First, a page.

a centuries-old false allegation that Jews murder Christians—especially Christian children—to use their blood for ritual purposes, such as an ingredient in the baking of Passover matzah (unleavened bread). It is also sometimes called the “ritual murder charge.”
Here’s how the rumor started: A local Norwich boy, called William, died in 1144, his body found in the woods. His mother—probably to distract from her own involvement in William’s death—blamed the local Jews. No one else did, because the woman was an obvious nutter, and life went on. Then a roving monk, Thomas of Monmouth, showed up in town and got wind of the story. He decided that William was a saint. He determined, without any actual evidence, that the Jews had indeed murdered young William. And he wrote a treatise about it. As Madeleine Schwartz explains in The Nation:1
Thomas writes that as the Jews began to celebrate Passover, they grabbed William from behind and tortured him with a fuller’s tool. They then shaved his head and pricked him with thorns in a cruel imitation of Christ’s Passion. They bound his right foot with chains and pierced his left side. When blood began to flow uncontrollably, they doused the dying boy with boiling water. Finally, after a few days, they hung the body from a tree, until passersby eventually buried it.
The roving monk’s account is, obviously, pure invention. He made it up out of whole cloth. If Thomas of Monmouth were alive today, he’d be one of those QAnon lunatics waiting for JFK, Jr. to show up at the Trump rally. But his work of fiction was amplified and embellished through the years, typically by anyone in authority seeking to cast aspersions on Jews.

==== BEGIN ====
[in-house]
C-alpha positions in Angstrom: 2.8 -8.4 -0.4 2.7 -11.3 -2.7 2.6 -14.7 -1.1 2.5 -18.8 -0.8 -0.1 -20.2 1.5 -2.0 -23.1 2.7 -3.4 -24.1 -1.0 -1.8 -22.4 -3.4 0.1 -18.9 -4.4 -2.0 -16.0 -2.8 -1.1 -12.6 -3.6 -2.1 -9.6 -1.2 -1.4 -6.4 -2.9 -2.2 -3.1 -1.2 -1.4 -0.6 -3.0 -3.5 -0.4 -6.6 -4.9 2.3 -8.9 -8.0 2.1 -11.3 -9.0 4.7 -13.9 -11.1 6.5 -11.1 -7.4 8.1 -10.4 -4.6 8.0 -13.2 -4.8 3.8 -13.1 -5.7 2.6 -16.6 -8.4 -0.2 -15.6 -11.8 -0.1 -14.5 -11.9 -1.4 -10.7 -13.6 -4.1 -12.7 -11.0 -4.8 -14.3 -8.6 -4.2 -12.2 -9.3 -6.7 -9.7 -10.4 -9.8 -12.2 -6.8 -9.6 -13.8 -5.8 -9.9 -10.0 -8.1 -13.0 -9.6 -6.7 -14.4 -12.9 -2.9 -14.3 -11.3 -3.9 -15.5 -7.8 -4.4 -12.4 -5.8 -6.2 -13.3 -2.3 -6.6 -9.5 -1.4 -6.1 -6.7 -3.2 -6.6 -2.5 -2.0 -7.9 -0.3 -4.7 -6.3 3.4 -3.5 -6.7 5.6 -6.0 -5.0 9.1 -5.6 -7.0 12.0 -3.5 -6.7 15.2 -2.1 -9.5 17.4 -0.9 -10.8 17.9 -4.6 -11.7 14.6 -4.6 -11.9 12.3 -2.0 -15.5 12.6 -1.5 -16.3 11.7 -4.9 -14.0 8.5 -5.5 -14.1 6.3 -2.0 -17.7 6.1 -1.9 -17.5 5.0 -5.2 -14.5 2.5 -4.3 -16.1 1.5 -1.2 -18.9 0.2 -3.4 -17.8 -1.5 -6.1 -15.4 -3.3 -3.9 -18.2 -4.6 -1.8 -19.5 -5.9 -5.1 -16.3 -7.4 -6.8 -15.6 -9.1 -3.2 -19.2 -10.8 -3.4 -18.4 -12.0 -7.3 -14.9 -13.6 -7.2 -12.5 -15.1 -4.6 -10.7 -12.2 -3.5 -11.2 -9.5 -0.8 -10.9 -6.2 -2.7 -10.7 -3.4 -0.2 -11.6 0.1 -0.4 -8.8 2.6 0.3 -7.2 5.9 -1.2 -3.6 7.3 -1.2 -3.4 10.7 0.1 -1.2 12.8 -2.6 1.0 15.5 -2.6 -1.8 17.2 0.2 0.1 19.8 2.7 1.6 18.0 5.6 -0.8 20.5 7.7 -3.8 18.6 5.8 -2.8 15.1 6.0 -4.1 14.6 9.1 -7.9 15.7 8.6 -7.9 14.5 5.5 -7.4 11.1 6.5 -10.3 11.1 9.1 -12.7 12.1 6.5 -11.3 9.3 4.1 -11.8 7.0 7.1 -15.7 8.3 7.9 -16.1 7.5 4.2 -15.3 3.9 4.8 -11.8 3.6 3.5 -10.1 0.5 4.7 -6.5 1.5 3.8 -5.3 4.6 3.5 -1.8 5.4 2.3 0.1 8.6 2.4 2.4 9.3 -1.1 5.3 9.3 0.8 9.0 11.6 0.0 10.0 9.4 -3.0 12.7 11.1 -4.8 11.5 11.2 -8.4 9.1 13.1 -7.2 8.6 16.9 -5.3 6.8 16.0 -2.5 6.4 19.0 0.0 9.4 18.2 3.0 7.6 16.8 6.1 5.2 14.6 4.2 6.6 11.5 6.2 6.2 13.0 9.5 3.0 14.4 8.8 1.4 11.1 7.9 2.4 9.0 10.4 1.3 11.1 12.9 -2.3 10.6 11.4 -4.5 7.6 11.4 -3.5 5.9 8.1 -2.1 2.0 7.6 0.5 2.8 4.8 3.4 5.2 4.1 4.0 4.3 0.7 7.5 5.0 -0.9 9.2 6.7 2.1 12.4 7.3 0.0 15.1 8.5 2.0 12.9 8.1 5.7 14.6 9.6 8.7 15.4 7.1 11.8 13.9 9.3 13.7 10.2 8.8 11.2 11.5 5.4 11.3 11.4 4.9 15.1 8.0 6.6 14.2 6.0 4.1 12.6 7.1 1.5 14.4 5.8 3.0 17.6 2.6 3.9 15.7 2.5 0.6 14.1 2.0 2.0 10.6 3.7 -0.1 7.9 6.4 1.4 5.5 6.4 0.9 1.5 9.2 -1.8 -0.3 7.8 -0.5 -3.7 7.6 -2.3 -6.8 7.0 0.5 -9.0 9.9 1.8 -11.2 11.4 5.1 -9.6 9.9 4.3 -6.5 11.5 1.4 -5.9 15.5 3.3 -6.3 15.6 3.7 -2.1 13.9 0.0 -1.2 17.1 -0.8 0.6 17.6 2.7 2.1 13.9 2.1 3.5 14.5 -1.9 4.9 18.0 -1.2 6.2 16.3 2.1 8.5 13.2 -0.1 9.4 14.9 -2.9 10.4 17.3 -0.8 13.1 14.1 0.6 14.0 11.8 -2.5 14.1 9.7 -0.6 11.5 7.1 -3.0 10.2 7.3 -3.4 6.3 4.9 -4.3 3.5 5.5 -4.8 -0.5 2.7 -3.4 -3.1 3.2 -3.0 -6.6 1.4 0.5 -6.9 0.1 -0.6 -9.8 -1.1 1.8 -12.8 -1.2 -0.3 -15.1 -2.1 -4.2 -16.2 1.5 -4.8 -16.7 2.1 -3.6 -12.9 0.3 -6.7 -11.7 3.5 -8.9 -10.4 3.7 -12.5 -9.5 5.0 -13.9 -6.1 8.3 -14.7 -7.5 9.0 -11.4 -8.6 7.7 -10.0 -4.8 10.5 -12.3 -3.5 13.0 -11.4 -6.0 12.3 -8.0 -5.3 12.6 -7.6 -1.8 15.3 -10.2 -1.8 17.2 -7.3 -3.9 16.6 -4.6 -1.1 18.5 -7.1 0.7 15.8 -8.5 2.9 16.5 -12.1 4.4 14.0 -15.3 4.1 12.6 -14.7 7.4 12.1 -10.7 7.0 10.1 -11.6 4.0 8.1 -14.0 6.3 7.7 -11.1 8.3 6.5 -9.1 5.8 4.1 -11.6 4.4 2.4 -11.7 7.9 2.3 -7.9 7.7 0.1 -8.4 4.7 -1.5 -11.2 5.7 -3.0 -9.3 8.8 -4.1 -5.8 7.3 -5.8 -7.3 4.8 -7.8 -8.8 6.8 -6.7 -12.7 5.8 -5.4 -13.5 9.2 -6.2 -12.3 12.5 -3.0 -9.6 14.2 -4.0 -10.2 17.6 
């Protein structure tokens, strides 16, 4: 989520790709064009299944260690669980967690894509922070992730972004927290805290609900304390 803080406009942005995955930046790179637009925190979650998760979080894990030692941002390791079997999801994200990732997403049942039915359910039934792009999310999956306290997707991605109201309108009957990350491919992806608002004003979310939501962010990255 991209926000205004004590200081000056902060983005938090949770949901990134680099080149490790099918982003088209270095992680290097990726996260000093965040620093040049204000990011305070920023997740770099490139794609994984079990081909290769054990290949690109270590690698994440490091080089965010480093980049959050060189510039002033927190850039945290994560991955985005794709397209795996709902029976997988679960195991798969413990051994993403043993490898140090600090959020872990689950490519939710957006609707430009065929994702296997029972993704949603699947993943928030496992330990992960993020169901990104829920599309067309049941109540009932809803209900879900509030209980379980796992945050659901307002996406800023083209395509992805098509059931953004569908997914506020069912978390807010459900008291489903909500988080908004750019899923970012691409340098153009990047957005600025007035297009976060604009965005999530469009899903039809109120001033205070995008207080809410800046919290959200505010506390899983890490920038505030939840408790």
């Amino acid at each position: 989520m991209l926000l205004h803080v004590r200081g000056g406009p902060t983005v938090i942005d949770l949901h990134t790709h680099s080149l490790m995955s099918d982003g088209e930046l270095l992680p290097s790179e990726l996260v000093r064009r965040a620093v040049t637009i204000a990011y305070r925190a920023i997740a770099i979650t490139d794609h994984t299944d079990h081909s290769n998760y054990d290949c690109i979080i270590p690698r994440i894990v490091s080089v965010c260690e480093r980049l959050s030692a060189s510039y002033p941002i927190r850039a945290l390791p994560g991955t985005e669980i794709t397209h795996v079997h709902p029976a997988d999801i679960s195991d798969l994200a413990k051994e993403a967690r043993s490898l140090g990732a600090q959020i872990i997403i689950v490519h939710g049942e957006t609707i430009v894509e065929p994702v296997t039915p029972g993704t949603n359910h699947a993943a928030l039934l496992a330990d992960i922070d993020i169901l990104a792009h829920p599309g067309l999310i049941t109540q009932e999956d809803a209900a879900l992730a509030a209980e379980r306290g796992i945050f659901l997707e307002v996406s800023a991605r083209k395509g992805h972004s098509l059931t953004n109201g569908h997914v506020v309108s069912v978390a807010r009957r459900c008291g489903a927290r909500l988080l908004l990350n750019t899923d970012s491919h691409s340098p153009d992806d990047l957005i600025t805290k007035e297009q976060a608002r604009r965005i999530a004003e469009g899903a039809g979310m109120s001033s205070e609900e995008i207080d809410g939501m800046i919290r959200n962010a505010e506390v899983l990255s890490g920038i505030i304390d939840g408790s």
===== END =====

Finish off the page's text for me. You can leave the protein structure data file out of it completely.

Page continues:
Jews were expelled from England in 1290, after a series of laws designed to deprive their communities of income and resources. This was because, as usual, the king, Edward I this time, was in financial trouble due to mounting expenses related to the English war machine. As an Oxford University report puts it:
Kings, especially Henry III (1216-72), tried to extract large sums of money from the Jewish community as taxes and forced ‘gifts’. In order to pay these sums, Jewish lenders often sold on the debts owed to them by Christians, and the new owners of the debt pressured the debtors to pay up. As English knights became increasingly indebted, Jewish lenders got the blame. In Parliament, from the 1260s onwards, local representatives demanded measures be taken to curb Jewish lending. It is likely that these changes contributed to several thousand Jews deciding to leave England.
By 1275, Edward I decreed that Jews could no longer loan money for a living and would have to convert to being merchants, labourers or owning farmland. This statute also confirmed long-standing rules for Jews, e.g. requiring Jews to wear badges (in the shape of stone tablets) to identify them. By 1290, Edward was under pressure: having run up large debts waging war abroad, he needed to negotiate a financial settlement. But Parliament’s permission was needed before a tax would be raised. One thing Edward was willing to barter was the remaining Jewish population. In return for an Edict of Expulsion, Parliament granted Edward a tax of £116,000—the largest single tax of the Middle Ages.